Her Agenda: Are you mostly an observer or how do you find out what women are in to?

Marie Jean Baptiste: I would definitely say that for Rue I have a very good grip on what the customers are saying. I still monitor all the customer emails. Every complaint gets emailed to me directly, even if it’s resolved I have a log for it. Even if I don’t have all their information I’ll know what the complaint is. So I have a very hands-on approach on what my customers are saying and what needs to be better. My girls are very vocal, which helps. So they’ll tell what is not working and what is working.

Social media is also a good way to see what people are saying. And now with the showroom people come in and shop and I get to talk to people in person and get even more information on what’s going on, feedback, and learning how to service my girls better. And again when I slack on that I pay for it. It’s a part of the business.  I’ve definitely learned how important that component is, to just be of service to your customers versus telling people what to do. It’s a slippery slope between being a designer and presenting a product, but also being of service and assessing what a customer’s needs are.

" It’s a slippery slope between being a designer and presenting a product, but also being of service and assessing what a customer’s needs are." -Marie Jean Baptiste via Her Agenda

Her Agenda: So are you the sole investor?

Marie Jean Baptiste: Yes, Rue has been self-funded since day one. I hired a strategy partner in January, but again it’s no funding it’s really just to grow the business. As we’re scaling and growing in staff (Rue now has 11 employees) and in space, I felt like I needed an expert to help me through that process. But no we’ve never been funded. I’ve taken small business loans but everything is paid back. Sometimes I do think maybe I should get some funding. I’m not opposed to giving someone a piece of the pie. But so far I haven’t done that yet.

Her Agenda: So for the woman who wants to start their business 100% on their own, what would you say to her?

Marie Jean Baptiste: My personal philosophy is you don’t need to start any thing with more than $5k and even that’s a lot. In this day and age with the amount of resources that we have, I can’t think of any business that requires more than that in the first three months. What people tend to do is they over-assess and have an information overload thinking they need so much before they have one customer. The reverse should be the case: get one customer first and solve the problem.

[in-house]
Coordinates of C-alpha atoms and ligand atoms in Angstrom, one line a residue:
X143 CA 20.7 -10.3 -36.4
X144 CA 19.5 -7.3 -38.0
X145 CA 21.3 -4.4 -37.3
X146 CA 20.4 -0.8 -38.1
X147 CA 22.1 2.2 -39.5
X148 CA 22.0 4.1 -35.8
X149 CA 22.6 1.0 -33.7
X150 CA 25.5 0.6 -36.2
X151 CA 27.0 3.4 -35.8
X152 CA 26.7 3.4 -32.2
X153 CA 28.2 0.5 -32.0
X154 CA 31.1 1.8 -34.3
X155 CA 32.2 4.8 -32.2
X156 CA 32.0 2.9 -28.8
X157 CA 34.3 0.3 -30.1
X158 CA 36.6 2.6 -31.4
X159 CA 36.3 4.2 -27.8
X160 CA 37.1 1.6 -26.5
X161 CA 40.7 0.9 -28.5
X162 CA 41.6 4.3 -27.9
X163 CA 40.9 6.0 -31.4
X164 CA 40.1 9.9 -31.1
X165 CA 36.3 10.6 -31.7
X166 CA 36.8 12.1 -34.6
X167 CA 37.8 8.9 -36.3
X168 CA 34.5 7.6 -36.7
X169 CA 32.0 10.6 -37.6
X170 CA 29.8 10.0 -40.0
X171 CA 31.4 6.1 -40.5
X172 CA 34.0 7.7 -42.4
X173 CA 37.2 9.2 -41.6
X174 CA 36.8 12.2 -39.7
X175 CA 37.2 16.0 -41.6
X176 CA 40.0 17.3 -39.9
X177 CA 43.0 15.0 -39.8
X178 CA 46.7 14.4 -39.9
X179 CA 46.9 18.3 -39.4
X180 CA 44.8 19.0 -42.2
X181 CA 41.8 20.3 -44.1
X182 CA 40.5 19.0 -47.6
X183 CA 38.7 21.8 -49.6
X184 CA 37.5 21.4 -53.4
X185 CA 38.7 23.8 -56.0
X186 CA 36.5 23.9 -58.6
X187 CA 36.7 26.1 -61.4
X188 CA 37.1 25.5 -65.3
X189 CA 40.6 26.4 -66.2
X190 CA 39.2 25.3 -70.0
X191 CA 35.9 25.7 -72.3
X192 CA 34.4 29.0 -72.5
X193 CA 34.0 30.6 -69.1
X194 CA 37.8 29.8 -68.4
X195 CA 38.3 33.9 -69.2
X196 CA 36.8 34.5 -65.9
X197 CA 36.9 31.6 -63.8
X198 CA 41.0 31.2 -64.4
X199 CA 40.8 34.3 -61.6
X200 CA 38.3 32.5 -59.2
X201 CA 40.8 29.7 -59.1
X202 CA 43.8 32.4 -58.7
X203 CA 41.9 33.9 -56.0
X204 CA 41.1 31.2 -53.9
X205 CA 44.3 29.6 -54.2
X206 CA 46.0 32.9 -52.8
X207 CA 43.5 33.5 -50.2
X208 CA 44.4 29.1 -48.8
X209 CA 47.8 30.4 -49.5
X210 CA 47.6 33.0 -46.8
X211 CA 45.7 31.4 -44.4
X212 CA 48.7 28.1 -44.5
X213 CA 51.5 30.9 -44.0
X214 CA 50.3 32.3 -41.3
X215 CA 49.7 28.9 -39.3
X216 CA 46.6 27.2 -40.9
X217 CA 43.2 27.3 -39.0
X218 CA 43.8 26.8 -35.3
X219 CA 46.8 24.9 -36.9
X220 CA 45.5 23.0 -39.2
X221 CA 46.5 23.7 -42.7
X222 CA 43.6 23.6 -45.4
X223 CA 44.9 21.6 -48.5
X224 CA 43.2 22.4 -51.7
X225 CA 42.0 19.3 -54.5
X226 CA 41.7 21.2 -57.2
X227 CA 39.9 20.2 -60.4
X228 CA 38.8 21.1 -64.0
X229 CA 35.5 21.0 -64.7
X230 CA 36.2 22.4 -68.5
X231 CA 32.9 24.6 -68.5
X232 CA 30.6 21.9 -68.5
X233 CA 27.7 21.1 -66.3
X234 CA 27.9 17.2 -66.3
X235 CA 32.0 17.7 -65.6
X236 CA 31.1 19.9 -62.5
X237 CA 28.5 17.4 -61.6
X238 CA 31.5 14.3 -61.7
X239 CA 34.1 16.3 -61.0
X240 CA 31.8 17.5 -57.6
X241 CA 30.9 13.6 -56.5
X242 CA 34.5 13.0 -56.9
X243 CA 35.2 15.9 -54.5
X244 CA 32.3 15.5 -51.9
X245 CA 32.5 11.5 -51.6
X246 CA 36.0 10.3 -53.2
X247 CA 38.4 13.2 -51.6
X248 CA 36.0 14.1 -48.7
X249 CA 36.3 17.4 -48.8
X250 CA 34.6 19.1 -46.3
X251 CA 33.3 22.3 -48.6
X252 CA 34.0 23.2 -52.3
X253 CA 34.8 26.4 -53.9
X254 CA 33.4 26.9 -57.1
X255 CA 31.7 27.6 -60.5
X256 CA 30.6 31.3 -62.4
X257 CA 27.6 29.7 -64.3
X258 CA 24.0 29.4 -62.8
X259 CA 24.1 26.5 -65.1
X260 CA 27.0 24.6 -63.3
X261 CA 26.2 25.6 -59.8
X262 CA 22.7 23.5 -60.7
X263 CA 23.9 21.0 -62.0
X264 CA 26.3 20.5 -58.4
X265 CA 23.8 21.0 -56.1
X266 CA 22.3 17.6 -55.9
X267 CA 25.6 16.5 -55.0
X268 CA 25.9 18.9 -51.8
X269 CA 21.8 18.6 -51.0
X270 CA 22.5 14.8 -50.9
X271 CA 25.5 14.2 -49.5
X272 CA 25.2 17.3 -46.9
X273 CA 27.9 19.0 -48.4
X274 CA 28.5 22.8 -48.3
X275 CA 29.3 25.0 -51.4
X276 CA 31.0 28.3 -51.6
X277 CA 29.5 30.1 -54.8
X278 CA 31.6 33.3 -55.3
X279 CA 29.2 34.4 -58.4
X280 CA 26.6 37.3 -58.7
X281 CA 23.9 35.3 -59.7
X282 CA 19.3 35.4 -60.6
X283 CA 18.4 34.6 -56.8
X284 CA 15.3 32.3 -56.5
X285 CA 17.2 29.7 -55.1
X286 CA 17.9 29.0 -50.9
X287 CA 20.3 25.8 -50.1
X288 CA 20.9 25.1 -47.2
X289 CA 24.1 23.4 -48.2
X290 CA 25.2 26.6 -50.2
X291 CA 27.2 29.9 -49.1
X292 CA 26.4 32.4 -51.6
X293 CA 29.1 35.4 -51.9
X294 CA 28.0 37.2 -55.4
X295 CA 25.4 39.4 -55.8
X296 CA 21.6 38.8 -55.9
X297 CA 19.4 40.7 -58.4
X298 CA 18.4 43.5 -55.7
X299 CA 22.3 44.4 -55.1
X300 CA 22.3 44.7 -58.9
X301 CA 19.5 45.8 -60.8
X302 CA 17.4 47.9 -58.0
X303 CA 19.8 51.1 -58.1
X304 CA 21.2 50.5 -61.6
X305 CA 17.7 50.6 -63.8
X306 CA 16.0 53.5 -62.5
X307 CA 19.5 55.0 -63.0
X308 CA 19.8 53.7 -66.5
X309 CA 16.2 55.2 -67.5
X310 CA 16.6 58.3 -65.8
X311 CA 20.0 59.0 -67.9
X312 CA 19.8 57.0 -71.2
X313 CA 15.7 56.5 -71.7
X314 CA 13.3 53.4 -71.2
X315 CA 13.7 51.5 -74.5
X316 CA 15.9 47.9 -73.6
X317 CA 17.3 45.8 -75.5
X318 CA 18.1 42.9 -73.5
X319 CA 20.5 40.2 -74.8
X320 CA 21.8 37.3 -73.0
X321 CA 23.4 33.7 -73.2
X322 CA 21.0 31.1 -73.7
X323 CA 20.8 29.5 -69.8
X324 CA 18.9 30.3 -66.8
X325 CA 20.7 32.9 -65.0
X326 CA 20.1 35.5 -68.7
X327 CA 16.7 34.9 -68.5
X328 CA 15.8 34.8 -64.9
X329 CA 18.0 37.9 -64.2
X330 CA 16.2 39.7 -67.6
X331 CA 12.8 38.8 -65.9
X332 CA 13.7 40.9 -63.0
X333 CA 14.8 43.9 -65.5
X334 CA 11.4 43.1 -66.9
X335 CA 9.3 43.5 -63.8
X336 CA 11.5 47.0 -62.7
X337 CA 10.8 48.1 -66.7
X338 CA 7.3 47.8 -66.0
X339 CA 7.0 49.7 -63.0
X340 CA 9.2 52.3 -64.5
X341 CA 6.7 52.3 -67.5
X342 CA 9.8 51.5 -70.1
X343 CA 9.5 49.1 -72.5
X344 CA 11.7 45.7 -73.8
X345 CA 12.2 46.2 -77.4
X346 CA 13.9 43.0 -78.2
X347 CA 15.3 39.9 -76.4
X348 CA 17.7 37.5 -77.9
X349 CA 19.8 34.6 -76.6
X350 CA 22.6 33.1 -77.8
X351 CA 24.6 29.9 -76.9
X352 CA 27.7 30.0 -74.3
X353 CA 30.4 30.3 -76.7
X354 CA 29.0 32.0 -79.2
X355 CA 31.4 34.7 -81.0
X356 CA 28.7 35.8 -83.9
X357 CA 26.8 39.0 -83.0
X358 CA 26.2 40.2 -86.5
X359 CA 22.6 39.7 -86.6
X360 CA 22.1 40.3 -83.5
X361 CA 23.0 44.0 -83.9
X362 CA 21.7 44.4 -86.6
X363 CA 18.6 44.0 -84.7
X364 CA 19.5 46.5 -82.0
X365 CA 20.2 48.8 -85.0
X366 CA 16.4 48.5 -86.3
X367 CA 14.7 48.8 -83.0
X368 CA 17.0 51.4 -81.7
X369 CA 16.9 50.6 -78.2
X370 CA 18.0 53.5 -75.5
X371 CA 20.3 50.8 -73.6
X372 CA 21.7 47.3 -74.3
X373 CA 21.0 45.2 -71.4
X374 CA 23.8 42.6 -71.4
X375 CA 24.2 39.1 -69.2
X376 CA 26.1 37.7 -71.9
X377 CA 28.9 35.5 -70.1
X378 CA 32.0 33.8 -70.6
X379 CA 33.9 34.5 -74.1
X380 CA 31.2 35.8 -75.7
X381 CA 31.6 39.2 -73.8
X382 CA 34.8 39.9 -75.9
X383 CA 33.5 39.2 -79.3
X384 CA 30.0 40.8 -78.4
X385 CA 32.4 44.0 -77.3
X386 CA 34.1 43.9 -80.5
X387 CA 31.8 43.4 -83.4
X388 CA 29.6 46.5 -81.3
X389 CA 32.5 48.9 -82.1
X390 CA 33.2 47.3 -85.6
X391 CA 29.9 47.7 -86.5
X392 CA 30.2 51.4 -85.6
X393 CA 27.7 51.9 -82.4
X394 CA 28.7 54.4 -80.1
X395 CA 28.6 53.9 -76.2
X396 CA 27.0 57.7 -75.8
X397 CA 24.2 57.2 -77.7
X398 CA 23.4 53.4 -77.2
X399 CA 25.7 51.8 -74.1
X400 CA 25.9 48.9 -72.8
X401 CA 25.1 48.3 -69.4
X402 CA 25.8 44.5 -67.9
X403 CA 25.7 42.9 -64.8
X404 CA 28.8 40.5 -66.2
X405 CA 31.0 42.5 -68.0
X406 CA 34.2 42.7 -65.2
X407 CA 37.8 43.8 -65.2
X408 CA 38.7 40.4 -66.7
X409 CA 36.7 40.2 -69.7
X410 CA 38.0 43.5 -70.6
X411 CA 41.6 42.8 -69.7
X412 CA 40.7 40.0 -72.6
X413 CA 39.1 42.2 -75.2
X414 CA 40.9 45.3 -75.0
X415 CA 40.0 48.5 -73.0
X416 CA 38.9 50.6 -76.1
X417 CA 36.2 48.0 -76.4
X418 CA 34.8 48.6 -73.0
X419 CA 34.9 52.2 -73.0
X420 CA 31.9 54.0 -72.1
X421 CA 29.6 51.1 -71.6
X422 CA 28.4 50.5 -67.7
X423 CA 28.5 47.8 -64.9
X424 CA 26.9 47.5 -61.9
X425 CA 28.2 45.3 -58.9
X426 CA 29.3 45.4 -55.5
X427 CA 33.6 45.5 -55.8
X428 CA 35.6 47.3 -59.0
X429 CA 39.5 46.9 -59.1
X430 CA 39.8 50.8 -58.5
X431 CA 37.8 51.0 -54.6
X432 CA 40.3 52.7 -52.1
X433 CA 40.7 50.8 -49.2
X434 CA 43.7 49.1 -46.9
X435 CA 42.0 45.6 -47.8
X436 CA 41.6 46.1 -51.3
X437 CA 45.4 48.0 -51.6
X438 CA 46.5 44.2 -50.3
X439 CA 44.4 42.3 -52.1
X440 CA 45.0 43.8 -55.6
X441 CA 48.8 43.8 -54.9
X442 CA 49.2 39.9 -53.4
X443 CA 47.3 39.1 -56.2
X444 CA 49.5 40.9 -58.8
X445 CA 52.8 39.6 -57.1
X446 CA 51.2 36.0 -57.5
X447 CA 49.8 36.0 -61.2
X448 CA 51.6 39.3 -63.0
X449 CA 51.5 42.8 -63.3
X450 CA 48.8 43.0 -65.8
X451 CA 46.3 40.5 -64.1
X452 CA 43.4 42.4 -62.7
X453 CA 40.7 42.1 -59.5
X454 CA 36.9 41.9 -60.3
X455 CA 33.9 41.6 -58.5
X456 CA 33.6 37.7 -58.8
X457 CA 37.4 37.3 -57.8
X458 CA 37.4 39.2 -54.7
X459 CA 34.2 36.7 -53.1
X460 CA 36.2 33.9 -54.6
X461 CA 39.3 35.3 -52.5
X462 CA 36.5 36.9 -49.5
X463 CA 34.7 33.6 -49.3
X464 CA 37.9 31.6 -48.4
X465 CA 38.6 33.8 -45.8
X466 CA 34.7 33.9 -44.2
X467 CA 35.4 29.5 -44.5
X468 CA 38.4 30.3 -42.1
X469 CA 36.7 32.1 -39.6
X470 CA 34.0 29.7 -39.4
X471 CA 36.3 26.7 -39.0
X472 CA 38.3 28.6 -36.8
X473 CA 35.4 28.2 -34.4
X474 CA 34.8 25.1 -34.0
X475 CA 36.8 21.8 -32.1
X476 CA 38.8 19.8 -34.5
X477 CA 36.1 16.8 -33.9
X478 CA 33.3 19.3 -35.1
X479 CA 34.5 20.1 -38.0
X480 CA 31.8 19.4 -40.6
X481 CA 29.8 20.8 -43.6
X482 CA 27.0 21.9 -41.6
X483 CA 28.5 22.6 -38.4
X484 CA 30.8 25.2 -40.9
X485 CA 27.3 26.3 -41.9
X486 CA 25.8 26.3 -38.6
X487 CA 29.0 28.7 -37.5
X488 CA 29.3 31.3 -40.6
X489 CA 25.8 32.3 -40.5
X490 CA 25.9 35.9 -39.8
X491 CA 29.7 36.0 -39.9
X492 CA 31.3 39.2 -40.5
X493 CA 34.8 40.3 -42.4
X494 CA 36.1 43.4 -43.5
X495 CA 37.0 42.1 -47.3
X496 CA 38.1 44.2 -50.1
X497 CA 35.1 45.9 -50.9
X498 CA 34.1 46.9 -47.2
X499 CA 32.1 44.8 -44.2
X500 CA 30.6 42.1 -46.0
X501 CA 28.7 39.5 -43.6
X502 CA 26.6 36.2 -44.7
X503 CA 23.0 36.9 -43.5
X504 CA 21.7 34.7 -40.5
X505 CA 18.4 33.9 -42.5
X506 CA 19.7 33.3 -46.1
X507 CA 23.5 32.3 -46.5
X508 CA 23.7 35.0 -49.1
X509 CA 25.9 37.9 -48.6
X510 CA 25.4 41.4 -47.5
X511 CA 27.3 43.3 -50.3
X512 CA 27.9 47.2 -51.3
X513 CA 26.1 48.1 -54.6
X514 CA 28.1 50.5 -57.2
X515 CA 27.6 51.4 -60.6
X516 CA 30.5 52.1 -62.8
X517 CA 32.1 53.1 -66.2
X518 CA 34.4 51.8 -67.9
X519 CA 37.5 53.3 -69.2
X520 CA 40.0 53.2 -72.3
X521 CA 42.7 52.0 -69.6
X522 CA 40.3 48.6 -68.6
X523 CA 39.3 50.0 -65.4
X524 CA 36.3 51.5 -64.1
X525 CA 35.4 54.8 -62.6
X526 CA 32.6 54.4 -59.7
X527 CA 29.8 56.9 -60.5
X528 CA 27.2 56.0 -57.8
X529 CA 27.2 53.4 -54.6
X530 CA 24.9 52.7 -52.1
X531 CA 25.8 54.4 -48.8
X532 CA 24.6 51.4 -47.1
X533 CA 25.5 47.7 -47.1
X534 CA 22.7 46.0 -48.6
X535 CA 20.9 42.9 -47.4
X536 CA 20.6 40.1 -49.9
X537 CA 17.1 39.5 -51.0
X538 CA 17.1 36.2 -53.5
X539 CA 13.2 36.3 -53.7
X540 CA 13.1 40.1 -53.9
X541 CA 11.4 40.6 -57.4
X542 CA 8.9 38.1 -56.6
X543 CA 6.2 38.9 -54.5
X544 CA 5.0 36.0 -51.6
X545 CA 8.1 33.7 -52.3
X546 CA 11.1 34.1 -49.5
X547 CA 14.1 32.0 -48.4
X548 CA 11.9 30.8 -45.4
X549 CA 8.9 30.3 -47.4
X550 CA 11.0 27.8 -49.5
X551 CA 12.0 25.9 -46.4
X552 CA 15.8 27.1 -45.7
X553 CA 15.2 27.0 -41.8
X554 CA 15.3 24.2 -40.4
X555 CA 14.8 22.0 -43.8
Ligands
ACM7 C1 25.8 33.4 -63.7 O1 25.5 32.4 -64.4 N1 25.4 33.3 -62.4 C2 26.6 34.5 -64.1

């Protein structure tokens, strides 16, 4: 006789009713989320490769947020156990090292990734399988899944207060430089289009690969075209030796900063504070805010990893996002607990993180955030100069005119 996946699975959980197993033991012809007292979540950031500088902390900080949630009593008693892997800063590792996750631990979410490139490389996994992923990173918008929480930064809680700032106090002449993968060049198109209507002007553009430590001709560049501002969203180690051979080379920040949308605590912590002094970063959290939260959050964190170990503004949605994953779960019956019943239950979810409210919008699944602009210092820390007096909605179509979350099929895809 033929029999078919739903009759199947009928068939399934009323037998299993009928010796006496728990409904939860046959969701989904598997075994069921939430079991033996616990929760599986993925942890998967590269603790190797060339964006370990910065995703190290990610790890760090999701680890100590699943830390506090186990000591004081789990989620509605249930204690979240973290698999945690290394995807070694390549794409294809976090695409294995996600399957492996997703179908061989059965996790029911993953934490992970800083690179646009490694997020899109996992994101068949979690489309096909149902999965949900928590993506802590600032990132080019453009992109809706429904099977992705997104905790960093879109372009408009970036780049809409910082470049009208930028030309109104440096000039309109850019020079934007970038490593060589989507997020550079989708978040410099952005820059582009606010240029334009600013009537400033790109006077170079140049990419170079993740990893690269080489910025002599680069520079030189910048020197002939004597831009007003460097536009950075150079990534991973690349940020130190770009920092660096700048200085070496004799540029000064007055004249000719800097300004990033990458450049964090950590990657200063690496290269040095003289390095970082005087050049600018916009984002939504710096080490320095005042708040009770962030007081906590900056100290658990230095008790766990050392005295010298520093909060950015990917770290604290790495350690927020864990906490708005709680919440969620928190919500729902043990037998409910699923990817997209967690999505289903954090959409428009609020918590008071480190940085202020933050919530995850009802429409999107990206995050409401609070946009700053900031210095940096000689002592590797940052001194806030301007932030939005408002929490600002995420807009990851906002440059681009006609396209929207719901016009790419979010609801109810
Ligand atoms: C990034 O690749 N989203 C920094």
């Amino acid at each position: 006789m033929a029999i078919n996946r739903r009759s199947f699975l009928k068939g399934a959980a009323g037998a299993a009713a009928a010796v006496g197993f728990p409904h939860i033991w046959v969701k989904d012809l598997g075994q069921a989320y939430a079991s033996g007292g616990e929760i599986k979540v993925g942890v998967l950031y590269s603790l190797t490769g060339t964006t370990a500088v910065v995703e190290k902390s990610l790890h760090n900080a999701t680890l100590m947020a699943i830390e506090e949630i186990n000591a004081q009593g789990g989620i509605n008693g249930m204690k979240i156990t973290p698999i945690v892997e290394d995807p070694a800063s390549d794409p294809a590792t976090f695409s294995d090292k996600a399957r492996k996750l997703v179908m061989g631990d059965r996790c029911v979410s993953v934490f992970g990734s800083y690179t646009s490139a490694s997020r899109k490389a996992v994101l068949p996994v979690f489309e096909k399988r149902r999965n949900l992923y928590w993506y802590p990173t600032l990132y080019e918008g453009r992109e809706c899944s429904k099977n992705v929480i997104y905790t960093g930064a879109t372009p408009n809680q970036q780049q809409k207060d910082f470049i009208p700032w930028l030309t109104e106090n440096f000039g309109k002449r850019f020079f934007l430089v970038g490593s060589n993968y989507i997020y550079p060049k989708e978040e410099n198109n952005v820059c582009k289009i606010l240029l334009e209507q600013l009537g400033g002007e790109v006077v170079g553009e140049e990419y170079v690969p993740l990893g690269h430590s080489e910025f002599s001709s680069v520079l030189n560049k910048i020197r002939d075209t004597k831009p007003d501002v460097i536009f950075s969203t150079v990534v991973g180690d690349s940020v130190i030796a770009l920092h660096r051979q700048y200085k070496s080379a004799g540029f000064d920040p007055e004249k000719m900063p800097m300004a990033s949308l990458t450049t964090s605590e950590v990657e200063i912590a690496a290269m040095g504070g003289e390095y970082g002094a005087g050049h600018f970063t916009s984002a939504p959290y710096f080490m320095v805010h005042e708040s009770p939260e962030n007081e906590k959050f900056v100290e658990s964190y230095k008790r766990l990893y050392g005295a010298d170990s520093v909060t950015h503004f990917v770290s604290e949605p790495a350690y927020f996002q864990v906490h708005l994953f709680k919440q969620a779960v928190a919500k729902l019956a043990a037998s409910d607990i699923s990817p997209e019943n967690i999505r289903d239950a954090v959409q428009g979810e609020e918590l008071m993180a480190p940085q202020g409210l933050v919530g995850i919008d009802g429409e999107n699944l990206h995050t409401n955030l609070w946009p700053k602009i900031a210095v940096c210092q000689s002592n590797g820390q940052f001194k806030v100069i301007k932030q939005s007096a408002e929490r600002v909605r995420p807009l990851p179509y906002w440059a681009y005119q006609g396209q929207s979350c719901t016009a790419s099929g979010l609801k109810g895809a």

People think they need so much to start a business upfront. Of course as the business expands you will need more capital and whatever you think you’ll need you should multiply it by three, but that’s a different stage. So initially focus on really understanding your customer and servicing them and the money will come. It’s the law of attraction. If you focus on that and you focus on the customer, and you focus on a solution, you don’t need as much money upfront to start. There are so many affordable ways of selling your services before you need to invest in marketing and photo shoots. I meet people who tell me they want to be a designer and have already spent $5k on a shoot but have no customers.

Eventually people will pay you for [your work] so you have to respect that process. Really it’s about servicing them and eventually the followers and marketing will fall into place. Focus on the core mission before spending so much money. Your business will organically change so much after its first year. Don’t try to be so forceful. Just absorb it and learn and then put money into it once you have a clear mission of the exactly what you’re solving and few customers that you’re solving it with. After a year of doing that it will be a lot easier to raise capital. But at first really just understand your business before bringing people into it or taking on debt.

Her Agenda: Makes sense. Know your customer before you start spending money. It seems so basic but like you said information overload can make you take over and focus on all these other things that distract from the purpose.

Marie Jean Baptiste: People spend so much money and time on branding. No, pick up the phone and find out exactly what you can do for a potential customer, how exactly you can serve them, and if they have any feedback for you on what you can do better. All the branding in the world, the presentation, the photo shoot, the website, the ecommerce, it will all come. But first get a couple solid customers. We just started spending money on Facebook last year, and even then that is still small compared to what other people are spending. So you don’t have to spend a massive amount of money cause eventually you will have to spend money on expanding. Eventually you will have to spend money but hopefully by then you will have enough infrastructure to facilitate that. You won’t have to call someone to borrow $500 to make this payment. It should not be like that and if it is, you’re moving too fast and you’re not listening enough.

Courtenay Tucker

About Courtenay Tucker

Courtenay Tucker is a digital content creator with a degree in Telecommunications from the University of Florida. As a contributor for Her Agenda, Courtenay is thrilled to connect millennial women, their passions, and their super powers through meaningful content. Tweet her @ctucker_digital .